In our series of posts leading up to the INSPIRE Hack in Barcelona next week, we have today arrived at another extension point for Map Compositions, namely that of handling dynamic data.
We all love sensors. Magic little devices that are scattered all over, feeding big data goodness into the cloud for us to crunch, analyze and derive knowledge from.
In theory, at least until we try using it, we also love Sensor Observation Services. That is, we love that a standard exist – we do however wonder why sensor manufacturers do not implement it and why it takes 12 kb of ASCII encoded XML to register a 4 byte floating point observation in a sensor server.
Enter SensLog, a Volunteered Geographical Information and Sensor data hub that both offers the convenience of SOS compliant querying capabilities for upstream standards compliance — but also offers a simplified JSON based Web Service API for rapid application development.
Anyway, the above may be considered a slight derailing from the topic at hand.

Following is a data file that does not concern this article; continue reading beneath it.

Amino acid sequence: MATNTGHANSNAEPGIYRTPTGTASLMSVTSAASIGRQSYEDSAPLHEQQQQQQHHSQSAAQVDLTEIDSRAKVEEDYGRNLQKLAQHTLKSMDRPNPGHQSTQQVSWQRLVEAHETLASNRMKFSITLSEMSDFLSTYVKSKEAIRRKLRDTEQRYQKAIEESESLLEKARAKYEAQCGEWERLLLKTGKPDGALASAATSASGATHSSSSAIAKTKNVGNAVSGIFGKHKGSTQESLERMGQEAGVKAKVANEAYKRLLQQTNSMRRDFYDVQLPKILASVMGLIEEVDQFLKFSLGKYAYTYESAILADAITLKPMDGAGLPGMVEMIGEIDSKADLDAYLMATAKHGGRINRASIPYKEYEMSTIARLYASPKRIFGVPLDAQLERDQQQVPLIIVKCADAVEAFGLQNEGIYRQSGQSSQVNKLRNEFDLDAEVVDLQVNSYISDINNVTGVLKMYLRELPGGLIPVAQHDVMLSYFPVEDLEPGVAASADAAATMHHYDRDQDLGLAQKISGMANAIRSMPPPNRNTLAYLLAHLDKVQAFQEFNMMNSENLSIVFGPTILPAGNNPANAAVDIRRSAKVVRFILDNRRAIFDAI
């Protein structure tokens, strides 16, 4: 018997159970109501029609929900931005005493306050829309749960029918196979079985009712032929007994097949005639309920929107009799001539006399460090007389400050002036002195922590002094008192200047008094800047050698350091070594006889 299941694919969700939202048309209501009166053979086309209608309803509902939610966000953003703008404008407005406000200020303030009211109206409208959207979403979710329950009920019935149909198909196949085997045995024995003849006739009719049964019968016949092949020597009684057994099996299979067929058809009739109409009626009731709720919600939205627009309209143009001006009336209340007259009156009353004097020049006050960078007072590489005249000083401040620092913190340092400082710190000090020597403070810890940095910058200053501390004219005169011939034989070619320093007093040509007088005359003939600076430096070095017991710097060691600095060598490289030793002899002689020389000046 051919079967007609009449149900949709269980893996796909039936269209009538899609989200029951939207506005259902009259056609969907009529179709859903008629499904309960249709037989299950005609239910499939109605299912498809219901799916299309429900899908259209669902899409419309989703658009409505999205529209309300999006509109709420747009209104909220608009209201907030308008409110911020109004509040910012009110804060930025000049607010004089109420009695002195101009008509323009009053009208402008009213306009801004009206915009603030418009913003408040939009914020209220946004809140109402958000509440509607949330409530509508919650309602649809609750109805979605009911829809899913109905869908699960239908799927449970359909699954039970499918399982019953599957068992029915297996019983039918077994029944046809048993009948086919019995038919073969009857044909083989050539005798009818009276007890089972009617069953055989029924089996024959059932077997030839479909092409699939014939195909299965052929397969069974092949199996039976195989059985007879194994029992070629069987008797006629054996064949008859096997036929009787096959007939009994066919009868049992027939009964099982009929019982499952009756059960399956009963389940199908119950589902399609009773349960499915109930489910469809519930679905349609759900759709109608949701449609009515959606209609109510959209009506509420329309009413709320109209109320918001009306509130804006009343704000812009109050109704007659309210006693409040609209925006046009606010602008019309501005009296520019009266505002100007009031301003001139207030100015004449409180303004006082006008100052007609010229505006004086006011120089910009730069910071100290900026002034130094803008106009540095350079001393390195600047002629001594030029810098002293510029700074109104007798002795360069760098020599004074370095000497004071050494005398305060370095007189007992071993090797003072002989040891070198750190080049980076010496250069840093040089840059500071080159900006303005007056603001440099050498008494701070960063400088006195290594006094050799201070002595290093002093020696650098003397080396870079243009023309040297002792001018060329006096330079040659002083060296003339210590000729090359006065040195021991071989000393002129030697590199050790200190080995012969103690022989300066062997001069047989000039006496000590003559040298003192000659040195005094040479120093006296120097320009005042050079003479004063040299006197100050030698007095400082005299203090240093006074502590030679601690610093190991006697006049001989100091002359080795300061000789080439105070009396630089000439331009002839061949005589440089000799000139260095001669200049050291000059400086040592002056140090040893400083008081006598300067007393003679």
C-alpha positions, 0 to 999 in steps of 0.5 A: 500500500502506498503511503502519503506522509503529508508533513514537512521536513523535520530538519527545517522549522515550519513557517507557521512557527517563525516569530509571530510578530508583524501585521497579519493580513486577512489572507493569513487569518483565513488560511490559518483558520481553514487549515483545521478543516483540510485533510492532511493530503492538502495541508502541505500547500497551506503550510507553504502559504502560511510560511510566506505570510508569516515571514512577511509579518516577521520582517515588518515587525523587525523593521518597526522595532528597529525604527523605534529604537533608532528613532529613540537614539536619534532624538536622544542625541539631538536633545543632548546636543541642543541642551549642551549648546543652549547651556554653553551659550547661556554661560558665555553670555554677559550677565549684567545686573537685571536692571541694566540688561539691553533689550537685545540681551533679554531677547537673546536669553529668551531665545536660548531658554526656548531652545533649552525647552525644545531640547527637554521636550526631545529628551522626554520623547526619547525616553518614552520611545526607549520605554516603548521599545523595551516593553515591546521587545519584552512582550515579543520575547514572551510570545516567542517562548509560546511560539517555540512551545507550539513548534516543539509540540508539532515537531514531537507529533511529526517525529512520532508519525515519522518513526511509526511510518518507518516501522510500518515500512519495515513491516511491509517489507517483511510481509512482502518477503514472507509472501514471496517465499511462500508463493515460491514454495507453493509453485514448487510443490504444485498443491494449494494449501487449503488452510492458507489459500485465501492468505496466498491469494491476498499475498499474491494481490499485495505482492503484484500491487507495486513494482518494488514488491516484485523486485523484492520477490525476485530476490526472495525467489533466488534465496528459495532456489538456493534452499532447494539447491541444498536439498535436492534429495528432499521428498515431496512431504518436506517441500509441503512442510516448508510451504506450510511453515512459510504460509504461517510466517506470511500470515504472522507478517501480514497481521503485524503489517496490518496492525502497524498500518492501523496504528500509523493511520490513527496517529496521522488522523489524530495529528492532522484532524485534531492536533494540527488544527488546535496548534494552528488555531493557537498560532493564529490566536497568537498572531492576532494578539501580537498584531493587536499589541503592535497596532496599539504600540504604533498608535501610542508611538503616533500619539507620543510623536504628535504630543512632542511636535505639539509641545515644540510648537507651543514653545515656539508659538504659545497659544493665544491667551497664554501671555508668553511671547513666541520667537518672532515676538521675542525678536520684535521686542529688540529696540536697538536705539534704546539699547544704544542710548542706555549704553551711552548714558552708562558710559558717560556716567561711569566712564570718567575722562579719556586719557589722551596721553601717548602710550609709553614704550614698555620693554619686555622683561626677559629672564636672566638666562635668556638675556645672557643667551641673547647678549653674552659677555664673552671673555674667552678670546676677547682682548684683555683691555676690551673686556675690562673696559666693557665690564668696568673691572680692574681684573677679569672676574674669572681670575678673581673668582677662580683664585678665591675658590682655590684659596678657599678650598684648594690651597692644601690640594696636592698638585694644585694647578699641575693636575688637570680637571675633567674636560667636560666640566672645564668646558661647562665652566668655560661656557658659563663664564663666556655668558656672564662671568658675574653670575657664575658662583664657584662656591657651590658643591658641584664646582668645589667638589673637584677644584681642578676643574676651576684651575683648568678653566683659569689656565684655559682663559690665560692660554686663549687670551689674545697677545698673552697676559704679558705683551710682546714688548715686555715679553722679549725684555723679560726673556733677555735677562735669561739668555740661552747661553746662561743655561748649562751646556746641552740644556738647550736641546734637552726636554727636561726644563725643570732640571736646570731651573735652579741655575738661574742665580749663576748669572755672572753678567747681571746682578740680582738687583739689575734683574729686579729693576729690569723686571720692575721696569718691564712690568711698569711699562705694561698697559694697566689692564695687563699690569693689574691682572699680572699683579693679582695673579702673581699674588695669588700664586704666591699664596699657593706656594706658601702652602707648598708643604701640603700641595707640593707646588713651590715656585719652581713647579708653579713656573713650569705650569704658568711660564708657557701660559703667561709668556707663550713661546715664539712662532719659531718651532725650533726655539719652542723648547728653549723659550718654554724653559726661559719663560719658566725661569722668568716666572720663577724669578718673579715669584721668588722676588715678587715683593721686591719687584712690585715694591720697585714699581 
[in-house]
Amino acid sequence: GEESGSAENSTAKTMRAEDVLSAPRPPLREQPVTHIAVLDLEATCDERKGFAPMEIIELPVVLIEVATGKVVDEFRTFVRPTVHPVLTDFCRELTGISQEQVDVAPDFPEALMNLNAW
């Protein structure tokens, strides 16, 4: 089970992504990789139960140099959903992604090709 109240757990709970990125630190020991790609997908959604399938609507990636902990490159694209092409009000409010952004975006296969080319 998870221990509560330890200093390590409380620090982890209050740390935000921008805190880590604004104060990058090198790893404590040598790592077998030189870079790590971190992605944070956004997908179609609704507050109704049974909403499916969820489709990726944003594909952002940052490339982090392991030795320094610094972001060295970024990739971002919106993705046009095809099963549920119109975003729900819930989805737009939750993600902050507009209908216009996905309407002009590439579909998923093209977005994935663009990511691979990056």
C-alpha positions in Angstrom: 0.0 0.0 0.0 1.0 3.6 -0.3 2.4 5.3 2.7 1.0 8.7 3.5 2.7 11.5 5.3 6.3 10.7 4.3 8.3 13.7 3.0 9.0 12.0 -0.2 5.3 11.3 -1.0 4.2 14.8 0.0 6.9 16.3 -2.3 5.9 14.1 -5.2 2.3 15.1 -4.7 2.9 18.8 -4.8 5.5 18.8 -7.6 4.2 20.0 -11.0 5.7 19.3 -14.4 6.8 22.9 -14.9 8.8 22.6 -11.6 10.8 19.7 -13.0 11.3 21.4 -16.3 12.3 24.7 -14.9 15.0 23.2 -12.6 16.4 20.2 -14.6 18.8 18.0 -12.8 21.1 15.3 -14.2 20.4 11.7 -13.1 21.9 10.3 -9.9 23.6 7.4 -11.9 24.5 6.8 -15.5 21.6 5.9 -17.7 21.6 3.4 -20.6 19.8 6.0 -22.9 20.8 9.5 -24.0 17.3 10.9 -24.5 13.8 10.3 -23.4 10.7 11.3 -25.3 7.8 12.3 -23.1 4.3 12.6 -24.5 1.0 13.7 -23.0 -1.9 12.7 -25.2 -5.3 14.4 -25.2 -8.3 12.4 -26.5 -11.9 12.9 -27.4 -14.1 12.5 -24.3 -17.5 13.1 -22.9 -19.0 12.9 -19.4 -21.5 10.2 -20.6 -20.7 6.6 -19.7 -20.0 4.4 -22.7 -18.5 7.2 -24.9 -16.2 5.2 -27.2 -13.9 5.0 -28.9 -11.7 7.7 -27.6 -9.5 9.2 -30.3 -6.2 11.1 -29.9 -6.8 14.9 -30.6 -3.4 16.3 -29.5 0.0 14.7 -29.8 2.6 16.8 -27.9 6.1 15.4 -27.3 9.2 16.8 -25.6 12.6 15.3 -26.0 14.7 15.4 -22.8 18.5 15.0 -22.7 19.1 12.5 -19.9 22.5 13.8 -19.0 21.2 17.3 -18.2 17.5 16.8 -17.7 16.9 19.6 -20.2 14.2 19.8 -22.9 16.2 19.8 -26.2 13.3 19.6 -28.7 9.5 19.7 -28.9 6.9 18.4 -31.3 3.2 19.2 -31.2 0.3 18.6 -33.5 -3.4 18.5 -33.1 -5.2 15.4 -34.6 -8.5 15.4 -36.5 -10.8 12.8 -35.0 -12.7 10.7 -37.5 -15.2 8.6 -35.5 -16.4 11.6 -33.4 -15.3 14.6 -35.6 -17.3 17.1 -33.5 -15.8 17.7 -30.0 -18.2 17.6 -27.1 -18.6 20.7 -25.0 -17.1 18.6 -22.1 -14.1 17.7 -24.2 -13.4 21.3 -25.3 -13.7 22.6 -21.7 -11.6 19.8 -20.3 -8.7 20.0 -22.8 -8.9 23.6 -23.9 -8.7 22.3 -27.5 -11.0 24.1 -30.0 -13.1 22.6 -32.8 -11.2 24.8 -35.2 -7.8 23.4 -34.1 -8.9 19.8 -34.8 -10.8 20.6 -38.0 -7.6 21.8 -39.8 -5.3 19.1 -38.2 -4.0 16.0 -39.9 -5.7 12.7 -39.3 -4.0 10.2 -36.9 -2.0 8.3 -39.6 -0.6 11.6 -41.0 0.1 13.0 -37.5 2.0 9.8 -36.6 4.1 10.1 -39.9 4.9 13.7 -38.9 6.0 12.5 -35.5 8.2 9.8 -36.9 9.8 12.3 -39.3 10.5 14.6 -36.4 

The matter of the fact is that in addition to (semi-)static map tiles of the Open Street Map nature, decentralized data sources increasingly include dynamic data sources. Some of these are publishing their data as WFS services, and as such constitute no difference from any other WFS service – others are only available through sensor data networks. Here is the weak, although significant link towards the mention of SOS and SensLog.
We would like to see an extension to the Map Composition schema that enables inclusion of dynamic sensor data. Sensor Observation Services would be a natural candidate for inclusion – but given the presence of SensLog in the SDI4Apps family of software components, we would like to start here.
What is required is a simple RESTful Web Service API that returns a GeoJSON file with the sensor observations that can be stacked into a Map Composition document.
The API must expose methods to:
- Select one or more sensors (or sensor types) that data should be reported for
- Select an area of interest (typically a map extent to limit the number of returned resources)
- A time period (datetime to datetime or recurring time of day, recurring weekday etc.)
- A maximum number of observations to return per sensor (once again to limit the data transfer volume)
Furthermore, a user interface to setup the queries that shows in real-time the combined effect of the applied filters must be developed — perhaps on top of HSLayers NG – perhaps on top of any other map client such as Leaflet, Openlayers, QGIS…
Naturally, this is a challenge that sits close to the core developers of SensLog — are you up for the challenge Michal?
See you all physically or virtually at the INSPIRE Hack next week… Until then, toodel-pip.